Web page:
In contrast, Hinduism is less about believing and more about seeking. We are not believers in the Abrahamic sense of the term, but seekers of higher truths. While there are aspects of believing in many Hindu practices, the mere fact that no Hindu holy text has a defined author, and that every Hindu has the right to decide his own idea of god, including selecting an Ishta devta puts a lot of seeking into even our believing.
If Aslan wanted to write about believers in India, the ideal groups to look at would have been the Parsis, whose Zoroastrianism was the earliest religion to talk of one God, and possibly the Sikhs, who, after gradual separation from Hinduism, ultimately adopted the Abrahamic idea of a final guru and a final holy book, the Granth Sahib.
Aslan’s series makes such fundamental errors about Hinduism and Indic religions, even if the idea is to talk about the Aghoris.
It is best for us to laugh it off – at least for now – and not invest greater negative sentiment in Aslan’s series.
However, there is a larger lesson to learn from the fact that we can do nothing about how the west wants to play its Indian or Hindu narratives. This lesson is about the importance of power.
The Abrahamic religions and polity are about power, sometimes raw power, and at other times, more subtle forms of power, including media power. Thus, when the US media turned Left-Liberal, Christian power enabled the promotion of aggressive media organisations like Fox News to counter the Left-Lib biases. For every Left-Liberal institution in the Ivy League, there are equivalent educational institutions run by the Church and evangelical organisations. When the Left dominated economic discourse, businesses created rival institutions (Heritage, etc) to champion right-wing causes.
When it comes to propaganda against non-Abrahamic religions like Hinduism, however, American Left and Right combine forces, one in the name of freedom of speech, and the other in the name of freedom of religion.
Indic religions have traditionally been more ambivalent about power. Our gurus and philosophical traditions talk about dissolving the ego and seeking true knowledge, which means seeking control over our thoughts and actions. Power over oneself is seen as more important than power over others. Thus, though we innately seek temporal power over others, we feel guilty about it. Even the most ambitious of Indian politicians will pretend he does not seek power.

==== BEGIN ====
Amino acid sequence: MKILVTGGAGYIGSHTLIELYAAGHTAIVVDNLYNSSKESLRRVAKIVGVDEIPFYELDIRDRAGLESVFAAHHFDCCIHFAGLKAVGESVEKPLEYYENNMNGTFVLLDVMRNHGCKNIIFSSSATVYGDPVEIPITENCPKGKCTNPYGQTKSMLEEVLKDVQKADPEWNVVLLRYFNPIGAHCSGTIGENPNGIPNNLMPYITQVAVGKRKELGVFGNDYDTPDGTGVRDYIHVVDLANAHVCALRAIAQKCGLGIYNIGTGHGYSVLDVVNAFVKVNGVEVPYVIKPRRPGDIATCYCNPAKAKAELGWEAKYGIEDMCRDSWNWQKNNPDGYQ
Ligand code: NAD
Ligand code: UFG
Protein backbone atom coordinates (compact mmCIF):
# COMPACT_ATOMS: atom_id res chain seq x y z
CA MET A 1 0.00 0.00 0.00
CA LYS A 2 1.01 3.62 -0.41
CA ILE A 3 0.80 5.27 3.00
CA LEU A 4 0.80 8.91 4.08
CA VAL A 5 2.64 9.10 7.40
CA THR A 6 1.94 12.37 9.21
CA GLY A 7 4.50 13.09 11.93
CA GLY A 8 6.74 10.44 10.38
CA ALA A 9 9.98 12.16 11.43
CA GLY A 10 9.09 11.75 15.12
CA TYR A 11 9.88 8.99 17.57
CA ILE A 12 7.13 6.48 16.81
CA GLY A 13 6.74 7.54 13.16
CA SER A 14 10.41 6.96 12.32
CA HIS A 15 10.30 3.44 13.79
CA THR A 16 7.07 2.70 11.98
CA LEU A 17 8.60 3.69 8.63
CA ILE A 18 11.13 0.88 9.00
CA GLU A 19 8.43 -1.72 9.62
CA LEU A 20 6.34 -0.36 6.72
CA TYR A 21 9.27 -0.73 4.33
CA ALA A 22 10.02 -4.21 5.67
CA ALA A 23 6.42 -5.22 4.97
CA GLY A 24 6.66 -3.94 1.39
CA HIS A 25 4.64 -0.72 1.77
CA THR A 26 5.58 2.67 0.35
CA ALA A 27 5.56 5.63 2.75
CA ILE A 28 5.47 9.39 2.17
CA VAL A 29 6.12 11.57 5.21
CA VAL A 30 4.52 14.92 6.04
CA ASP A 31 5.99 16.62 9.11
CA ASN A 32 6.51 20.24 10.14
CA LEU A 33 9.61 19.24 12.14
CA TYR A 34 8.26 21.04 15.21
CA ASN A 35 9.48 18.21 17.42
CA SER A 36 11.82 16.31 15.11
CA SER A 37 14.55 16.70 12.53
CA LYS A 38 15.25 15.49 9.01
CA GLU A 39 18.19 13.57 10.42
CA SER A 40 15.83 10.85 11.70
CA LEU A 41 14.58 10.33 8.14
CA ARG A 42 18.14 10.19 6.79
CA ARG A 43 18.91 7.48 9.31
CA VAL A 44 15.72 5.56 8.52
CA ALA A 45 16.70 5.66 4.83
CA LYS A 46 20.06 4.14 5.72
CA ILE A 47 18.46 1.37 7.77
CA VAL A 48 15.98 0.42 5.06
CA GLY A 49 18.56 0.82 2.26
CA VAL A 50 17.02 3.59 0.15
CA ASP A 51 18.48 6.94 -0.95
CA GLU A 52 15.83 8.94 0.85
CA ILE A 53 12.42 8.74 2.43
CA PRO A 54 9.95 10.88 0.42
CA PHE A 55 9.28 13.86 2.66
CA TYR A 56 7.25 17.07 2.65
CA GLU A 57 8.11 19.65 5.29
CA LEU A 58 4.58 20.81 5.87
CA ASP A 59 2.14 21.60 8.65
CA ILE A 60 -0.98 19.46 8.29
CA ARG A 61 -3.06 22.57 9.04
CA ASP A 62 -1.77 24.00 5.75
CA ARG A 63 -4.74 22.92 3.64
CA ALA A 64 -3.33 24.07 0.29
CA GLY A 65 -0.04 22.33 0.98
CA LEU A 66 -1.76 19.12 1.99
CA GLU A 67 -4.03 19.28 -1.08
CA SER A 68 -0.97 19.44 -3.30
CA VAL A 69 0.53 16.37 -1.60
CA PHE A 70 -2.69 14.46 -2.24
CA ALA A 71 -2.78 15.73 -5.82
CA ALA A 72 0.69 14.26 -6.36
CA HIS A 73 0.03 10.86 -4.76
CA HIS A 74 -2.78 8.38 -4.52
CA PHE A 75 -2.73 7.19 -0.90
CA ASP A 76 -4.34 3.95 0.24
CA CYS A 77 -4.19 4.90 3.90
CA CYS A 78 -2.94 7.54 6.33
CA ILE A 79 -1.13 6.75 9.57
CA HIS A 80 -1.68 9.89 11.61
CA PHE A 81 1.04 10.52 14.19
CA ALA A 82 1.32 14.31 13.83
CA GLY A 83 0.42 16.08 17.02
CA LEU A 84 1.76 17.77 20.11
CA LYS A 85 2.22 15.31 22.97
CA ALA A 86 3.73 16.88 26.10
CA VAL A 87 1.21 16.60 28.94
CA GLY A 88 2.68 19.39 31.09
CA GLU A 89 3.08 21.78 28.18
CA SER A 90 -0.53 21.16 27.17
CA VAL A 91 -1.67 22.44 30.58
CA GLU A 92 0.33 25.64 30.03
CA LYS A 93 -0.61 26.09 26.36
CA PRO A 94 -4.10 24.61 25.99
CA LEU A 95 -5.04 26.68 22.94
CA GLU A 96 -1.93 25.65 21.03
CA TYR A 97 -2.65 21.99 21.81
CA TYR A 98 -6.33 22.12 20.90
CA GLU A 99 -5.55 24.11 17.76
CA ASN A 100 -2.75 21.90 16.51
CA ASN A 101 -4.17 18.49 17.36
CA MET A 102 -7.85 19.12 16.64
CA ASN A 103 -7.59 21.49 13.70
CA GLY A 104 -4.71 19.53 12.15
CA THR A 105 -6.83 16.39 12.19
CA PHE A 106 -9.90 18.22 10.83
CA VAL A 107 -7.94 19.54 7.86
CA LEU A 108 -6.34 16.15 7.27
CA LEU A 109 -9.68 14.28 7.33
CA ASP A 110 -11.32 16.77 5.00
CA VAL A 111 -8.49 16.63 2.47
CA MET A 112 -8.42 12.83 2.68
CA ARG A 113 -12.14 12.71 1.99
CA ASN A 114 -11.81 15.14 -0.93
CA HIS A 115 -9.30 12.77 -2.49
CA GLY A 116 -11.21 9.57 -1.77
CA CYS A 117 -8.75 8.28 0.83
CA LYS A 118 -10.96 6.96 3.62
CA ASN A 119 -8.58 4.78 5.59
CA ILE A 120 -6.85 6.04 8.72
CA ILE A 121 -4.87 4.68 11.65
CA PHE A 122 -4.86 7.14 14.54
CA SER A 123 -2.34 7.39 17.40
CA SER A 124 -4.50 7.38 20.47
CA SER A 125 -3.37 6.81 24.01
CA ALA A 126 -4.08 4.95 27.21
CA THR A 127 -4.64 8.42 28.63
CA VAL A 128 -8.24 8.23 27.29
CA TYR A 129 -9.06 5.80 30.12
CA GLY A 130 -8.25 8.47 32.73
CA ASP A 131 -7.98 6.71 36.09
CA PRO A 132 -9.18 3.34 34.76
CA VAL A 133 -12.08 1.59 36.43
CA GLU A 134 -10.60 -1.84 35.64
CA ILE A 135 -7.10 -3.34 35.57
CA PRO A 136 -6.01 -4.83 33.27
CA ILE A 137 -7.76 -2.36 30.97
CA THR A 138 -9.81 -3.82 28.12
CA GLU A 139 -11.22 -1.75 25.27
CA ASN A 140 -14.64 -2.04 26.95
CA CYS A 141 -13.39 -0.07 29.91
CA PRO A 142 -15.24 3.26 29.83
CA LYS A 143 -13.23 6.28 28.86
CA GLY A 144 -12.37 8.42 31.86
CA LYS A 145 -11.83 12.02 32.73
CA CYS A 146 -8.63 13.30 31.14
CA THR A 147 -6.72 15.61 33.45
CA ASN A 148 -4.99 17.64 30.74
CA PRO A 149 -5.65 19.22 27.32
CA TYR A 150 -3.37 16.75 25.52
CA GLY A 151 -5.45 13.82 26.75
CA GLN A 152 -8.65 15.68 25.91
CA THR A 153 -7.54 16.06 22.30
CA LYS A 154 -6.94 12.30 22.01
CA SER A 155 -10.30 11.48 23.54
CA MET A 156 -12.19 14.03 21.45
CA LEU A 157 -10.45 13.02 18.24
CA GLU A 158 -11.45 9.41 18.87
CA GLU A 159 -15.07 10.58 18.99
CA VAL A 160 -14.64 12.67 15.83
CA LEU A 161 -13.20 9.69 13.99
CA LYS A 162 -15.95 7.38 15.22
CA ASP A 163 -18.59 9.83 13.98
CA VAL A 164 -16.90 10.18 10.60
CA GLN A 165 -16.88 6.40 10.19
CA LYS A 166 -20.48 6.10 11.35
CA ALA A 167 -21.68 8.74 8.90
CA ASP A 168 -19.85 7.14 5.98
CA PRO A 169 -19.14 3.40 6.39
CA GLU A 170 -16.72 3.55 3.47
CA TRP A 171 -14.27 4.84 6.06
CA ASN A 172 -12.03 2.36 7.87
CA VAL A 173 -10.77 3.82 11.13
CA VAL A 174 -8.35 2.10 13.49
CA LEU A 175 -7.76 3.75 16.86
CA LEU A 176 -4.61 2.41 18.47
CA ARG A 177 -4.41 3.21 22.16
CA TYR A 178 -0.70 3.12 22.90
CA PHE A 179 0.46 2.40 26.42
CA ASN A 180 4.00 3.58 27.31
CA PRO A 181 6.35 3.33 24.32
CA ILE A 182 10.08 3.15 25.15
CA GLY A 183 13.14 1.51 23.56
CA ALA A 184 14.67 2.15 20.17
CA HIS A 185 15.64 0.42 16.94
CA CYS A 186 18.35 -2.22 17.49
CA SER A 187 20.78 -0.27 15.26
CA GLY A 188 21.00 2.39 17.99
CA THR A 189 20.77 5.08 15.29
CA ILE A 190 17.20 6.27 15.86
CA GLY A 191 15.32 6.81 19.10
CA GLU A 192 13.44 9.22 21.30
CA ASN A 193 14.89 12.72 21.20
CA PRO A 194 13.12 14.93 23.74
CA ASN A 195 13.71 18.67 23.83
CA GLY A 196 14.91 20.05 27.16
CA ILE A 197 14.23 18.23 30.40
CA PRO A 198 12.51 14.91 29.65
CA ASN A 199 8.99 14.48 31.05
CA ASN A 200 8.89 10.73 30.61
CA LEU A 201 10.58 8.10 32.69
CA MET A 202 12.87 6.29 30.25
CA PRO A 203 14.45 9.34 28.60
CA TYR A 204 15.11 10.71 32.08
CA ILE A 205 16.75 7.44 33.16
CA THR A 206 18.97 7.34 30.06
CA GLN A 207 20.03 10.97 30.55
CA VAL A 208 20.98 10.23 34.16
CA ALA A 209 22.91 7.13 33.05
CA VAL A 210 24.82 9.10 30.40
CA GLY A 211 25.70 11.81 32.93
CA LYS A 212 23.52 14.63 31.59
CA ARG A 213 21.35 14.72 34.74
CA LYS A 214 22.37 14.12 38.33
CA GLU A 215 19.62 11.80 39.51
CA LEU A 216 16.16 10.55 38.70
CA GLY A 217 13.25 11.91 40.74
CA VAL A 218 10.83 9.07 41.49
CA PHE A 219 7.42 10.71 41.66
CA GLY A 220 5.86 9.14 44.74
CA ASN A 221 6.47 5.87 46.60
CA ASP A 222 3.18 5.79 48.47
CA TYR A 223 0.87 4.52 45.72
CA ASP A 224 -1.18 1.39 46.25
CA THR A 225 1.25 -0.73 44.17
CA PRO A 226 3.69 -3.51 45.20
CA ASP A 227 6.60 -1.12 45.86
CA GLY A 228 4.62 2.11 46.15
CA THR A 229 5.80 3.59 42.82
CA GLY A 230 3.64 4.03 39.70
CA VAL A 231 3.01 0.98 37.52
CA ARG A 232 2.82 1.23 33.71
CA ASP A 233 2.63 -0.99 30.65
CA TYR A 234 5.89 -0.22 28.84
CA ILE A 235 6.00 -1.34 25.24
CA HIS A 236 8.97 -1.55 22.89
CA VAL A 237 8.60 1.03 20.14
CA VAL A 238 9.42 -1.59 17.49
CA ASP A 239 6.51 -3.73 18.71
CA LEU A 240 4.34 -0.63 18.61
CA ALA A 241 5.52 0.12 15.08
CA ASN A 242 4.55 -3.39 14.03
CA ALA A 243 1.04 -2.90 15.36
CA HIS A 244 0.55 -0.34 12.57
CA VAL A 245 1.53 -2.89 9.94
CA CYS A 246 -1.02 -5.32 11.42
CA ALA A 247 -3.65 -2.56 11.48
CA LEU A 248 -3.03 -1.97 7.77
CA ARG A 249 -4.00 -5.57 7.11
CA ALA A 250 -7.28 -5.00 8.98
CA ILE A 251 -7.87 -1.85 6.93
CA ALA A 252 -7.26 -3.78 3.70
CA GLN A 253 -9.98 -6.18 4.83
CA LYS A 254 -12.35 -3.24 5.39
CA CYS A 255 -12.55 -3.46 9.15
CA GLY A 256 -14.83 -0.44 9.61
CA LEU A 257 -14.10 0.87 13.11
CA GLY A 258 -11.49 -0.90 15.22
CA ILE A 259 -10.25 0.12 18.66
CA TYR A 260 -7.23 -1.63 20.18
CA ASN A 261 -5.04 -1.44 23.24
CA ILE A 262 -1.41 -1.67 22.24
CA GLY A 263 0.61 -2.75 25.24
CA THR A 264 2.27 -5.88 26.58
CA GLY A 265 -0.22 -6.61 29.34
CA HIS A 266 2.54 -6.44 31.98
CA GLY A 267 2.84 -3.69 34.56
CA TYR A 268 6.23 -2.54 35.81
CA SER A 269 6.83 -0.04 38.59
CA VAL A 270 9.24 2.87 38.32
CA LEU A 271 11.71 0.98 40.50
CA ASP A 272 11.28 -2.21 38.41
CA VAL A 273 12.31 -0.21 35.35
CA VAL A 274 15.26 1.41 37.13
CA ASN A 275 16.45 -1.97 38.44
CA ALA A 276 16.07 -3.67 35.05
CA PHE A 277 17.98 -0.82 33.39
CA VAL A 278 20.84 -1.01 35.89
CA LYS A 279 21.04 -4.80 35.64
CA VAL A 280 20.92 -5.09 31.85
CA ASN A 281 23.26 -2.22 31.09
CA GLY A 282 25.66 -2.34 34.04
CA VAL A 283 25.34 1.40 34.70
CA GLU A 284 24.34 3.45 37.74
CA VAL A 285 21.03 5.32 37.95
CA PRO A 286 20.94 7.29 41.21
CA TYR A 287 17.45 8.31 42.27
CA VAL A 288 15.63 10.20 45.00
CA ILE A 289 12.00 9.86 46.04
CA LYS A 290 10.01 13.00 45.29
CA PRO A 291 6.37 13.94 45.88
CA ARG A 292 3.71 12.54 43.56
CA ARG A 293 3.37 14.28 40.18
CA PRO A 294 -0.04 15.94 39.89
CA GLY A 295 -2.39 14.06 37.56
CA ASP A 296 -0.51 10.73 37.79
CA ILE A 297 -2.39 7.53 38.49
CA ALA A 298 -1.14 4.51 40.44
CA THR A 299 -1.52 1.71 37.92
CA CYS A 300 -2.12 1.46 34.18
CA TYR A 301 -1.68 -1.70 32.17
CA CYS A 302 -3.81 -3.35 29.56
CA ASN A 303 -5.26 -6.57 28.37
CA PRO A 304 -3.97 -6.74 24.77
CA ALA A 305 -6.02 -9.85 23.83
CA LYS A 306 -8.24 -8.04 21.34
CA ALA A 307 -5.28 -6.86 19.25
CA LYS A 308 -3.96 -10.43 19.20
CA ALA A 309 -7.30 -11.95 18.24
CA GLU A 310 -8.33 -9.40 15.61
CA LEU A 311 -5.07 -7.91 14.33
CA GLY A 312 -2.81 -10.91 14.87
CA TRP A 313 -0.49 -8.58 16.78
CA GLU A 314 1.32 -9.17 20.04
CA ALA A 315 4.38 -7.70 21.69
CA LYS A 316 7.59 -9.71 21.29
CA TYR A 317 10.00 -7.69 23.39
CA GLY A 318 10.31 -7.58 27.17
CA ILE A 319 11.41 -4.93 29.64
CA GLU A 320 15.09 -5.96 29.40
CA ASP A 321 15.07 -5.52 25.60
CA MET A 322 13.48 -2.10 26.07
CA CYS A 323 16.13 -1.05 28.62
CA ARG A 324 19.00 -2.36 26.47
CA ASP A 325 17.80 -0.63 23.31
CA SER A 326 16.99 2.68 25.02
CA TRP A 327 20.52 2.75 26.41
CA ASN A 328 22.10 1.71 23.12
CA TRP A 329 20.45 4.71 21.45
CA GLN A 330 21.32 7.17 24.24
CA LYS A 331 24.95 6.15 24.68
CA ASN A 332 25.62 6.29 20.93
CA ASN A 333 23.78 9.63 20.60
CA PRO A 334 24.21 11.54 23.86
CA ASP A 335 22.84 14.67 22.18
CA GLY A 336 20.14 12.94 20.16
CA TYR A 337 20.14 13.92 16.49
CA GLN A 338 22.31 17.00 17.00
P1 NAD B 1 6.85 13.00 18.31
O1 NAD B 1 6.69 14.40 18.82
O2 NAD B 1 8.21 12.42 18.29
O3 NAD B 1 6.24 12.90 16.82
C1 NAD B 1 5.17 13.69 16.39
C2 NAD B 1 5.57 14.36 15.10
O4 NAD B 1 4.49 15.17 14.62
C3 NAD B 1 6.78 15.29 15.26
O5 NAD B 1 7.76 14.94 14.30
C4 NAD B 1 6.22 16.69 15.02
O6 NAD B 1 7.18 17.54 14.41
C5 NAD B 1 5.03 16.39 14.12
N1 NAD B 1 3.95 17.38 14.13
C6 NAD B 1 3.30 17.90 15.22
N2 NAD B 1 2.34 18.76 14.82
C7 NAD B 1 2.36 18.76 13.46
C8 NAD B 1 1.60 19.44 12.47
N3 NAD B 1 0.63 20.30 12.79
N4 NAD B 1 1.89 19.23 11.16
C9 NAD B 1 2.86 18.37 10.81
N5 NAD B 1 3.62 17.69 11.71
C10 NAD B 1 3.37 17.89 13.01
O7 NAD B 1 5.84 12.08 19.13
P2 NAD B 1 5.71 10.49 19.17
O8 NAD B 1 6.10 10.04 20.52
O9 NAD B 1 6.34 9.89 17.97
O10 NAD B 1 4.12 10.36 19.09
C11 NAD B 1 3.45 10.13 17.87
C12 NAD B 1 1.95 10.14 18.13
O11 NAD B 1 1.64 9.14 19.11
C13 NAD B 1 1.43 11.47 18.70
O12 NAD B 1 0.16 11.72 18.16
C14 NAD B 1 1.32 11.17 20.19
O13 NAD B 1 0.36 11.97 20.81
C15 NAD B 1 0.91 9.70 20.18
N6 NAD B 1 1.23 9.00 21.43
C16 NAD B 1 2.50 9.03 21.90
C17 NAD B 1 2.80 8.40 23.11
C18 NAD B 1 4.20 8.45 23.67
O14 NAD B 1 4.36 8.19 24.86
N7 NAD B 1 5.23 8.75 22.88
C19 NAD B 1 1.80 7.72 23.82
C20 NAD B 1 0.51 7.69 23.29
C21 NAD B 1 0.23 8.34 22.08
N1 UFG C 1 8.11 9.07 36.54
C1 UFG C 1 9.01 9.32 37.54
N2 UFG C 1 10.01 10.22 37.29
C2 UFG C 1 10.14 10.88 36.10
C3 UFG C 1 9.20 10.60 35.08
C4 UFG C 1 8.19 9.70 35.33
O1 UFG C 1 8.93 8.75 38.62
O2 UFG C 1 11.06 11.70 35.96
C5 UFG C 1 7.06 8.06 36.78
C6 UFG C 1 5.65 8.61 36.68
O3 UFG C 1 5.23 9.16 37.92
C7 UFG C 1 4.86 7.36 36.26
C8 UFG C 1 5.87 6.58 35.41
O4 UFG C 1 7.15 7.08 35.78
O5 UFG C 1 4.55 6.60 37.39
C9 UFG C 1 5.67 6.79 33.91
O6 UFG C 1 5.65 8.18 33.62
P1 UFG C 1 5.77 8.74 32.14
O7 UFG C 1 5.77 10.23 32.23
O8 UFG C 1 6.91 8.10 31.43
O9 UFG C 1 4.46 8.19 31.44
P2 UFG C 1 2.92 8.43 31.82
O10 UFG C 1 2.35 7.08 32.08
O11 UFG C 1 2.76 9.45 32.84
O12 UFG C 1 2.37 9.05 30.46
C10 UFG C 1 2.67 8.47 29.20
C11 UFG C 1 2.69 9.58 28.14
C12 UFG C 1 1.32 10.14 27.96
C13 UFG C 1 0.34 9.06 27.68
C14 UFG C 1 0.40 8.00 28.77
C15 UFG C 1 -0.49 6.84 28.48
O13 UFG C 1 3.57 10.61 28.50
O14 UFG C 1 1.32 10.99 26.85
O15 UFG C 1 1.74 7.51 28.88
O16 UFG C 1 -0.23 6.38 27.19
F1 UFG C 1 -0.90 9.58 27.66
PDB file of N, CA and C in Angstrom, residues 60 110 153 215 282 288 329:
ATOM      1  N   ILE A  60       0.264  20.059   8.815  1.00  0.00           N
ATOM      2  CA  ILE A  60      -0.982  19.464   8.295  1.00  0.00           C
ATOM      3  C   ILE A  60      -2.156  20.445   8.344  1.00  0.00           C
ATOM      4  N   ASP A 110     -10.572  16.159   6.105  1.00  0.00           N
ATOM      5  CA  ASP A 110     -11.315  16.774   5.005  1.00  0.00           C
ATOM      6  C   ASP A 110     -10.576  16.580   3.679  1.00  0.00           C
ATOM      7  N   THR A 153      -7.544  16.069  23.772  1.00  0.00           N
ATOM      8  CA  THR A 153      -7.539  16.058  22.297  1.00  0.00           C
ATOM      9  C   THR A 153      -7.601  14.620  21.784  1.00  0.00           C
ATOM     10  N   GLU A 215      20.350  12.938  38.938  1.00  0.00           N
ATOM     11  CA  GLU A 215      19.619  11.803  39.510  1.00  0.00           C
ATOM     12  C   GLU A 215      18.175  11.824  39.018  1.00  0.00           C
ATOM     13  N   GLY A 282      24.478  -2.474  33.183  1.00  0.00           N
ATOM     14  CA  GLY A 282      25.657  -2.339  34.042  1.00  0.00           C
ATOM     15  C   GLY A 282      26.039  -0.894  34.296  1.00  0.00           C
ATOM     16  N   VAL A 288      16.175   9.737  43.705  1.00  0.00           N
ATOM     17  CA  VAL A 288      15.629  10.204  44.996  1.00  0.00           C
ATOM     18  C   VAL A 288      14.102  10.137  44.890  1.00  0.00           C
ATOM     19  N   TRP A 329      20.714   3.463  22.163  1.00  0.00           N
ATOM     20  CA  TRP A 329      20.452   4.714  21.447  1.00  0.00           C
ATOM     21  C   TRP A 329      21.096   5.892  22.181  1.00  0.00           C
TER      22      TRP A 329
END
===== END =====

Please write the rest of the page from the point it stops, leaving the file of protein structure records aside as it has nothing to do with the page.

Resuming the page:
In his essay on “The Yogi and the Commissar” Arthur Koestler notes that the Commissar wants to change society from the outside, using all the power at his command, but the Yogi believes it is the individual who needs changing in order to fix society.
The truth is we need both forms of power – power over oneself, and economic and temporal power to do larger good for society.
We will be able to change the narrative about ourselves only when we acquire real power – military, institutional, social and economic. Till that time, the world will continue to play with our sentiments.
We need to be Yogi and Commissar in equal parts. We need to embrace Chanakya neeti, as emphasised in this sutra. The Chanakya sutra runs thus:
सुखस्य मूलं धर्मः। धर्मस्य मूलं अर्थः। अर्थस्य मूलं राज्यं। राज्यस्य मूलं इन्द्रिय जयः। इन्द्रियाजयस्य मूलं विनयः। विनयस्य मूलं वृद्धोपसेवा॥
Loosely translated, it means: Happiness comes from following Dharma. Dharma is rooted in economics (ie, wealth creation). Wealth results from good governance (or an enlightened ruler). And good governance is the result of inner restraint, which comes from humility. Humility itself emanates from serving the aged.
Barring the last bit about serving the aged, which can be taken as listening to the wise or wisdom, the rest of the sutra explains how the pursuit of wealth and power with humility is the key to worldly and spiritual happiness.
Isn’t it time we stopped pretending power is unimportant? For the next couple of decades, India and Indians must pursue power as the central objective of the state and the individual. Spirituality is something we can anyway practice as individuals.